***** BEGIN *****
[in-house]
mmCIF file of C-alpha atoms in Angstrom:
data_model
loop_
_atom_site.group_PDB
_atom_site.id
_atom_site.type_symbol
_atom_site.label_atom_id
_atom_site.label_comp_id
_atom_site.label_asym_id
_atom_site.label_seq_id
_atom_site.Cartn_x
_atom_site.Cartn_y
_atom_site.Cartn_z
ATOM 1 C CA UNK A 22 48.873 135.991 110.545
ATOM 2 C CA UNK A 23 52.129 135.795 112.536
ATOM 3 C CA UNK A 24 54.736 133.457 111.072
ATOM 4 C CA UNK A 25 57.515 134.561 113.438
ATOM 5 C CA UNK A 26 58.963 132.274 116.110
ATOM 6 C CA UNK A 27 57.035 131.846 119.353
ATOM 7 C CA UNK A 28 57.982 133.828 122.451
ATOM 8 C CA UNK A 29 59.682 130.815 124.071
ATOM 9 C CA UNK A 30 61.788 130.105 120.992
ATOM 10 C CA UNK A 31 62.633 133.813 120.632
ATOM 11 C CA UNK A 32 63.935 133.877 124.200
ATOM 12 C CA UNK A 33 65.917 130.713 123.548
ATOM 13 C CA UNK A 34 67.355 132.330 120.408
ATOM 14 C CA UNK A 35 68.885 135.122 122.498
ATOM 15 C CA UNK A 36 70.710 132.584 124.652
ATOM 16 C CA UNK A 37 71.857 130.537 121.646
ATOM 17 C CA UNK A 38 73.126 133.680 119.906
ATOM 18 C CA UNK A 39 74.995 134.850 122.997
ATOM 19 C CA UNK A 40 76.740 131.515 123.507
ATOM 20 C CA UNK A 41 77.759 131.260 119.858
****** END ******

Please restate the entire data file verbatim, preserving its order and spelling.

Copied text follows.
[in-house]
mmCIF file of C-alpha atoms in Angstrom:
data_model
loop_
_atom_site.group_PDB
_atom_site.id
_atom_site.type_symbol
_atom_site.label_atom_id
_atom_site.label_comp_id
_atom_site.label_asym_id
_atom_site.label_seq_id
_atom_site.Cartn_x
_atom_site.Cartn_y
_atom_site.Cartn_z
ATOM 1 C CA UNK A 22 48.873 135.991 110.545
ATOM 2 C CA UNK A 23 52.129 135.795 112.536
ATOM 3 C CA UNK A 24 54.736 133.457 111.072
ATOM 4 C CA UNK A 25 57.515 134.561 113.438
ATOM 5 C CA UNK A 26 58.963 132.274 116.110
ATOM 6 C CA UNK A 27 57.035 131.846 119.353
ATOM 7 C CA UNK A 28 57.982 133.828 122.451
ATOM 8 C CA UNK A 29 59.682 130.815 124.071
ATOM 9 C CA UNK A 30 61.788 130.105 120.992
ATOM 10 C CA UNK A 31 62.633 133.813 120.632
ATOM 11 C CA UNK A 32 63.935 133.877 124.200
ATOM 12 C CA UNK A 33 65.917 130.713 123.548
ATOM 13 C CA UNK A 34 67.355 132.330 120.408
ATOM 14 C CA UNK A 35 68.885 135.122 122.498
ATOM 15 C CA UNK A 36 70.710 132.584 124.652
ATOM 16 C CA UNK A 37 71.857 130.537 121.646
ATOM 17 C CA UNK A 38 73.126 133.680 119.906
ATOM 18 C CA UNK A 39 74.995 134.850 122.997
ATOM 19 C CA UNK A 40 76.740 131.515 123.507
ATOM 20 C CA UNK A 41 77.759 131.260 119.858